Ligue 1: France
League starts: Aug. 10

Why you’ll love it: The French league is known for its ability to develop and export young talent, showcasing speed and raw athleticism in spades. Lots of up-and-coming players, many of whom come over from African countries, cut their teeth in France before moving on to more prominent pitches to claim their fame.

Watch it for: Kylian Mbappe, the 19-year-old French phenom who earned comparisons to Pele during France’s World Cup-winning run. He’s reportedly staying with Ligue 1 powerhouse Paris Saint-Germain for the upcoming season, suiting up alongside the league’s biggest star, Neymar, who brings equal parts dazzle and drama to the pitch.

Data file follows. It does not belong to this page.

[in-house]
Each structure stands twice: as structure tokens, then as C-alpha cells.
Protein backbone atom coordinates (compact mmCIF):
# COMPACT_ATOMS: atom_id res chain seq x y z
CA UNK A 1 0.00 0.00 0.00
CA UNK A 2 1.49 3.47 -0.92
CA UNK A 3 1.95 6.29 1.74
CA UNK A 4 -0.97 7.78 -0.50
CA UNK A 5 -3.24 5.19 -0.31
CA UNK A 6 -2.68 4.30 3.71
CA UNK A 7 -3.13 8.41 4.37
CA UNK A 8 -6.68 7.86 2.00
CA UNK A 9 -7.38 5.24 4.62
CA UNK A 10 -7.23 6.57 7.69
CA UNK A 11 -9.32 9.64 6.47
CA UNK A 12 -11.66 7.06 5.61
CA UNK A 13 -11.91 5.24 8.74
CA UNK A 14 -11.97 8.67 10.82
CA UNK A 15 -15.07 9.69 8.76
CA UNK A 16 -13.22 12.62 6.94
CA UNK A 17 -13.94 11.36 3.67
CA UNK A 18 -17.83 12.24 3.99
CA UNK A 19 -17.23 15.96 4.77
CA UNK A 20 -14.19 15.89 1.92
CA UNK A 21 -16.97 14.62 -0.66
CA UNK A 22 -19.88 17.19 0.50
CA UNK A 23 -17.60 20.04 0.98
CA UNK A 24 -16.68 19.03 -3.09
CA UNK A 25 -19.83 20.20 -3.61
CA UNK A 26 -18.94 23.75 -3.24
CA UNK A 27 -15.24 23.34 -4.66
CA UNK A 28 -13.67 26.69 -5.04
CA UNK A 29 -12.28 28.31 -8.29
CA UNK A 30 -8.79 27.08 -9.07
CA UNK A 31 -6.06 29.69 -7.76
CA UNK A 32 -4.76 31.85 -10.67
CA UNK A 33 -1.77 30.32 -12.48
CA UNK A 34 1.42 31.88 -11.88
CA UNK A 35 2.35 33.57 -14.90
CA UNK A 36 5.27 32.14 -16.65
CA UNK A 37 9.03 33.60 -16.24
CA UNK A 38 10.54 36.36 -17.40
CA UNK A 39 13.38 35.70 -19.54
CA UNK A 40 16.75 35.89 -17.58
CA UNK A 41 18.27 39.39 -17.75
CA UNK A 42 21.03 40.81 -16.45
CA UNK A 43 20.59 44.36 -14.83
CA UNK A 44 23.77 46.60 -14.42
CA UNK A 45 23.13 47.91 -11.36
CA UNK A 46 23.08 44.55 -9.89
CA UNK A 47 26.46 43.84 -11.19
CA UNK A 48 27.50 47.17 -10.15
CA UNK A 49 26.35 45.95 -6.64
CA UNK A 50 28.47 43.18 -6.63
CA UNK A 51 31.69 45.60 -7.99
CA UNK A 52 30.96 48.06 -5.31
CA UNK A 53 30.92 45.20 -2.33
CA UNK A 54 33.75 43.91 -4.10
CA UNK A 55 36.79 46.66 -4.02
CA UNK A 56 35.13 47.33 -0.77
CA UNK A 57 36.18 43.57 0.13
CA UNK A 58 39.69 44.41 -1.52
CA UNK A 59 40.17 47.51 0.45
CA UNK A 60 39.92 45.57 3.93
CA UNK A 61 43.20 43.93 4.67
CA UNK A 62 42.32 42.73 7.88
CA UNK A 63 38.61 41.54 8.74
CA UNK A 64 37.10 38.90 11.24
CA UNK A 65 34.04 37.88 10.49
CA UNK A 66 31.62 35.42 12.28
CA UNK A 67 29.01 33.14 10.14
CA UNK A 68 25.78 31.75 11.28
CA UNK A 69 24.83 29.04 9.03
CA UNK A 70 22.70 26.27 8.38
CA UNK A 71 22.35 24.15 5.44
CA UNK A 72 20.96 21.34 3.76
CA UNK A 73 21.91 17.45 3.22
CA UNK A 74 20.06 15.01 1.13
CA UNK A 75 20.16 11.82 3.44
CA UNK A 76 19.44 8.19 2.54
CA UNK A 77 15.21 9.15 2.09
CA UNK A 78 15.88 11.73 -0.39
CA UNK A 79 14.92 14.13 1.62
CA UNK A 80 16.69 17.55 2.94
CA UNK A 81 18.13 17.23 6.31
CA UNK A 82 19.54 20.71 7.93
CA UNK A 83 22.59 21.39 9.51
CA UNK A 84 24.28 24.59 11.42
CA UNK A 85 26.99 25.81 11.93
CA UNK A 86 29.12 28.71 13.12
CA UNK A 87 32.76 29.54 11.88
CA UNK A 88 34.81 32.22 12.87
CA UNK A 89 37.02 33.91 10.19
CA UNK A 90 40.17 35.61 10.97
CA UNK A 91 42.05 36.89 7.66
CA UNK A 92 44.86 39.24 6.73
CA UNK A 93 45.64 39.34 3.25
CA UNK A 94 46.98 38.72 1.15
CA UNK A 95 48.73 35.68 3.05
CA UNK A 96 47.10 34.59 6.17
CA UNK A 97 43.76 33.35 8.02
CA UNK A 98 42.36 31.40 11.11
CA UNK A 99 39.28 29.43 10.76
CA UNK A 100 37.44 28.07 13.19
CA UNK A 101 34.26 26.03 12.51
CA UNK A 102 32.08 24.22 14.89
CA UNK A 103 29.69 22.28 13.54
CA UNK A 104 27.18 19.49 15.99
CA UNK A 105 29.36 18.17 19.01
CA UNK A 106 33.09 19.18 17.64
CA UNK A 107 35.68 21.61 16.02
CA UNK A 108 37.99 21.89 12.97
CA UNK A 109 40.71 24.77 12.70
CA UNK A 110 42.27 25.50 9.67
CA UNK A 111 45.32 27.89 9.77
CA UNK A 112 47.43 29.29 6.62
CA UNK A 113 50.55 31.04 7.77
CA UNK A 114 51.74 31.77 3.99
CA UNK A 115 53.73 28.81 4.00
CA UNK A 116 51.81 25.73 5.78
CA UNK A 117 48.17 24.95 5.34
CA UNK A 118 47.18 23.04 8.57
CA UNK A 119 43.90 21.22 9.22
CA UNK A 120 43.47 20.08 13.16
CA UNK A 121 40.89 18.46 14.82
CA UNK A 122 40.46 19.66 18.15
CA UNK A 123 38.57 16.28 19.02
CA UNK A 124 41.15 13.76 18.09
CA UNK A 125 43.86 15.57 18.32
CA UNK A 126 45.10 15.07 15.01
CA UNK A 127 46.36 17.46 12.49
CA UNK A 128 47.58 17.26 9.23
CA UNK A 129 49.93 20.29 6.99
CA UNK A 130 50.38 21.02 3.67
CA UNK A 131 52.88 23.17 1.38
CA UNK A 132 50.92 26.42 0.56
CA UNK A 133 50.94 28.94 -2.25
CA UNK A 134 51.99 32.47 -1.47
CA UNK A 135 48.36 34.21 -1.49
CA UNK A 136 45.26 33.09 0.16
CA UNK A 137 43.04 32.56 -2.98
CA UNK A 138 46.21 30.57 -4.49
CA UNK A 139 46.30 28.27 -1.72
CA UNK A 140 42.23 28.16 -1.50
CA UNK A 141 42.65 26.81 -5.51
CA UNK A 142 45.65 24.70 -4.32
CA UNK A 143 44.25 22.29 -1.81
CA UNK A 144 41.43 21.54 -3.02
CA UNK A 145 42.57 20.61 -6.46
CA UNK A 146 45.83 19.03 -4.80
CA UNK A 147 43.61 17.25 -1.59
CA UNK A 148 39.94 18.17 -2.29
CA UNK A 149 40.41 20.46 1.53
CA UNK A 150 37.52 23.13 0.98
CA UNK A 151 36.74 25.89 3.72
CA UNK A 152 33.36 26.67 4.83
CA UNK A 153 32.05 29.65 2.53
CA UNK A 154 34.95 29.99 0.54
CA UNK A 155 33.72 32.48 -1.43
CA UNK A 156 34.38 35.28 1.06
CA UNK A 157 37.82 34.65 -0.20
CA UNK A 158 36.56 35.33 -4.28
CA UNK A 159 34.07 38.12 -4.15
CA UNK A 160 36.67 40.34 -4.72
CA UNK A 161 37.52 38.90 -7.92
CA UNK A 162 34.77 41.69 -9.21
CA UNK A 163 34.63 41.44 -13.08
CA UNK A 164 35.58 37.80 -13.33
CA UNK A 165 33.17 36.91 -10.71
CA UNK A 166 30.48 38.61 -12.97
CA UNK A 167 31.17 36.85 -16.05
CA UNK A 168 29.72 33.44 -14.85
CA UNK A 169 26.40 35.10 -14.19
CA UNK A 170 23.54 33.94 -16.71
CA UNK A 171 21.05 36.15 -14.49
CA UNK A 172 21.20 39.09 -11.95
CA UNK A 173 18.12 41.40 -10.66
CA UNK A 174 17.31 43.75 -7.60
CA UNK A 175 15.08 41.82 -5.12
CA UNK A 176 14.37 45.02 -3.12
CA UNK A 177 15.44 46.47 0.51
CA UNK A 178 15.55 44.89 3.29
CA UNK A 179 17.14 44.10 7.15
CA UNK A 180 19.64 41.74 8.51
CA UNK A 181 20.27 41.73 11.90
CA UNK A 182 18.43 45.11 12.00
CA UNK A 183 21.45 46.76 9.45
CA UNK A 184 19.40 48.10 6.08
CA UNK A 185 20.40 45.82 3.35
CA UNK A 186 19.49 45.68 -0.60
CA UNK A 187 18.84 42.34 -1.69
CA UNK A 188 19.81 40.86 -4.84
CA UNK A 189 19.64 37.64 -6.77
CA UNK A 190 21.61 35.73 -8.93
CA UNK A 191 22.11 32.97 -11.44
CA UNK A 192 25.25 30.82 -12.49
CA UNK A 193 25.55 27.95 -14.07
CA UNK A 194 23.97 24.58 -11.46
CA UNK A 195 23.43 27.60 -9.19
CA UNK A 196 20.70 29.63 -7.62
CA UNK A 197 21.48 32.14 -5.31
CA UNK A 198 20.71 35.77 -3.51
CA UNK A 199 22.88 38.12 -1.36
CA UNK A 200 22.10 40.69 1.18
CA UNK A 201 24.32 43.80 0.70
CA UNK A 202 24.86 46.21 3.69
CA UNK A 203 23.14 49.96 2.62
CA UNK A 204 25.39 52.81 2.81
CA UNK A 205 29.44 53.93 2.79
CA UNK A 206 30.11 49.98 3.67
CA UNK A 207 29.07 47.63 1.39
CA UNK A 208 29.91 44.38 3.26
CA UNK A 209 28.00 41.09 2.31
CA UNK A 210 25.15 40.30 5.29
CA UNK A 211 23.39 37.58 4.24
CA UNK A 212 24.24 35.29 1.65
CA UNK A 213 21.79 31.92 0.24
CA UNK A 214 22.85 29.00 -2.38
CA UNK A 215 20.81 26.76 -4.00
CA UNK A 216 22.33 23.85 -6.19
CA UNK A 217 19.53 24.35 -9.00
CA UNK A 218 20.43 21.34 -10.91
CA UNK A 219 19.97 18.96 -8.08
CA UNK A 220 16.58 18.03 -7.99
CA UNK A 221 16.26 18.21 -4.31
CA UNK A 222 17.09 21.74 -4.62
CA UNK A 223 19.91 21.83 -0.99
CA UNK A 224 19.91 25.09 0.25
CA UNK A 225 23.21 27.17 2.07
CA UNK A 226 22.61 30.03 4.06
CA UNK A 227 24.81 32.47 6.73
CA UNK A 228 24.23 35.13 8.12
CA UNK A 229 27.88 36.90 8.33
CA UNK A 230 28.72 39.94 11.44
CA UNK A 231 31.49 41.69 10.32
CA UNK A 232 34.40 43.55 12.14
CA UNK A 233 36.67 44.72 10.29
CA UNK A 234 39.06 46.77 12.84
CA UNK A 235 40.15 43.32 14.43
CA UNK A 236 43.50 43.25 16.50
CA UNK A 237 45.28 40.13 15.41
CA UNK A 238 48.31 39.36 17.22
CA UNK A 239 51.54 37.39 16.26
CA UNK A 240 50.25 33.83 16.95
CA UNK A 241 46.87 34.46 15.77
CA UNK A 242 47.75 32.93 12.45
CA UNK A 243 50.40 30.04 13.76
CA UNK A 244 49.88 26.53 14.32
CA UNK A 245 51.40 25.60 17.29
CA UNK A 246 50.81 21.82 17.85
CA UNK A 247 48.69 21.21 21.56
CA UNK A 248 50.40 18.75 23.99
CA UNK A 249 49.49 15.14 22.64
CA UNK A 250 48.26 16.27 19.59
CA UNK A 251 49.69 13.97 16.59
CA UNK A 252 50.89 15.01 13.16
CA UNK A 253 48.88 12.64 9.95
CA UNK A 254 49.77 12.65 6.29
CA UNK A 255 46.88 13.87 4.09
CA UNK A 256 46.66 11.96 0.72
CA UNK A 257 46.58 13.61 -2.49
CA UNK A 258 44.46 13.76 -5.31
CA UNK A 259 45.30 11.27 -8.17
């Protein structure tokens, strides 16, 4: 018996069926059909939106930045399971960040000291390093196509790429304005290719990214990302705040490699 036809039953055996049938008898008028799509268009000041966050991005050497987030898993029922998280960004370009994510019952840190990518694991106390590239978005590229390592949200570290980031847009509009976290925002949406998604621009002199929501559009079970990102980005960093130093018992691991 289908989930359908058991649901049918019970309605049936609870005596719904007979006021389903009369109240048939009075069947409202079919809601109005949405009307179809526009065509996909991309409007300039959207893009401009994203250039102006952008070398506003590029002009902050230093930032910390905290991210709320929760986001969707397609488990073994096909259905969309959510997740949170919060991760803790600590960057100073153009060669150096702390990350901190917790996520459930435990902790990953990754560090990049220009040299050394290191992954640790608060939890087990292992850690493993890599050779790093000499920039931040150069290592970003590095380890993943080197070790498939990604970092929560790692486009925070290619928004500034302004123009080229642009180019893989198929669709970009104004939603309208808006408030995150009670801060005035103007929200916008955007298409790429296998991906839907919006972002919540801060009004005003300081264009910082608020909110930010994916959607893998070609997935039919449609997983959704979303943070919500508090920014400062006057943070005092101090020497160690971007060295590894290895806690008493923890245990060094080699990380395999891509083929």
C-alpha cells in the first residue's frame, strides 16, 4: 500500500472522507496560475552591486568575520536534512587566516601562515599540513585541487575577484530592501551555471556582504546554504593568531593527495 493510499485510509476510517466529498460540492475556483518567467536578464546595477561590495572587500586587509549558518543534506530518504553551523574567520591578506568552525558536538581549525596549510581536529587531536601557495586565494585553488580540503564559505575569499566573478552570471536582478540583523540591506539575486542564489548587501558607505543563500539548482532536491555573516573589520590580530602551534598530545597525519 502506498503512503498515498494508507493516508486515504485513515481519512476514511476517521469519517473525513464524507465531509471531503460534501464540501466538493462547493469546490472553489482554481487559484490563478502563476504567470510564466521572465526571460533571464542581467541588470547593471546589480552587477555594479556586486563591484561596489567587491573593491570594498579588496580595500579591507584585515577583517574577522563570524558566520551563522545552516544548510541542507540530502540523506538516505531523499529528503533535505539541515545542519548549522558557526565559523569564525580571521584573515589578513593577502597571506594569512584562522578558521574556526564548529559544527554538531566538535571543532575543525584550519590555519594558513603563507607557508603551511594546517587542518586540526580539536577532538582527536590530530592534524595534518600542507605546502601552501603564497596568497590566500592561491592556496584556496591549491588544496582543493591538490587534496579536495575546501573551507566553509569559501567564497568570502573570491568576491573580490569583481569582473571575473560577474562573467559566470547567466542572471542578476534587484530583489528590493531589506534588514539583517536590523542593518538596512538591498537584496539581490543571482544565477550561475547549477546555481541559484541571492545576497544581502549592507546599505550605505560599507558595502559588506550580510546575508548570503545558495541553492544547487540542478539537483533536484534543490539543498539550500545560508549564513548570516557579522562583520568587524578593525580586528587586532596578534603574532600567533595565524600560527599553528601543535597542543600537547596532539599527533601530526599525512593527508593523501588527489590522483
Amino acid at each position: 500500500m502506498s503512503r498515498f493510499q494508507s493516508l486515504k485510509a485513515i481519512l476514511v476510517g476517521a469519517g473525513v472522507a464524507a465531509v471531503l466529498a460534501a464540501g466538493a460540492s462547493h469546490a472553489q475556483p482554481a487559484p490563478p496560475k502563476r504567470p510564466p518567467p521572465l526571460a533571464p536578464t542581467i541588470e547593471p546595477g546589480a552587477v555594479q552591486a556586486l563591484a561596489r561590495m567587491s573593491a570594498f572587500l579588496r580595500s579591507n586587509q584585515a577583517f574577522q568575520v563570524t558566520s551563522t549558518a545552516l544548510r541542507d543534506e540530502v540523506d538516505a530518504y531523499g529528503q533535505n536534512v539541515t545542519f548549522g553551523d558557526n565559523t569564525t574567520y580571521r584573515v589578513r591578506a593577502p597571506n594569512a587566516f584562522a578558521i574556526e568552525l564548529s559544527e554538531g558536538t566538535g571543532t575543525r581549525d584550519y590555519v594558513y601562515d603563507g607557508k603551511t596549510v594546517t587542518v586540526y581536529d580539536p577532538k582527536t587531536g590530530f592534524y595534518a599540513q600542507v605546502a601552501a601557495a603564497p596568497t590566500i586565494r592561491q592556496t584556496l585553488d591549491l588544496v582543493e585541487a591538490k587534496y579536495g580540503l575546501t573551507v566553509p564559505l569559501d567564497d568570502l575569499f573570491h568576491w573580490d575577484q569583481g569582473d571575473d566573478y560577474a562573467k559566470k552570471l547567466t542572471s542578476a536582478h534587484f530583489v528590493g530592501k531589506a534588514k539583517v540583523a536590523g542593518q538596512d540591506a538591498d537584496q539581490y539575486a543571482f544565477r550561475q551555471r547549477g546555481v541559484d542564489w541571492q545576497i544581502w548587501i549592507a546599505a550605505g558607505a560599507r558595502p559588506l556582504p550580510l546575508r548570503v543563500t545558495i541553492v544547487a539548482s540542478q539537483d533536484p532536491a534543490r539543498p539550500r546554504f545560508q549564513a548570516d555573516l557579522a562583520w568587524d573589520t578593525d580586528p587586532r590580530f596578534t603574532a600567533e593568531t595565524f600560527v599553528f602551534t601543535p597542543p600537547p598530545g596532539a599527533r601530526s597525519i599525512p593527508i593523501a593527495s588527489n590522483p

Bundesliga: Germany
League starts: Aug. 24

Why you’ll love it: In terms of its dominant playing style, Bundesliga features a little bit of everything — technical skill, offensive attacks, and so on. It’s not as prominent here in North America as the Premier League is, but it’s quality viewing for footy faithful.

Watch it for: Bayern Munich. This historic club are the giants of German soccer, headlined by stars like forwards Robert Lewandowski and Thomas Müller, and midfielder James Rodríguez.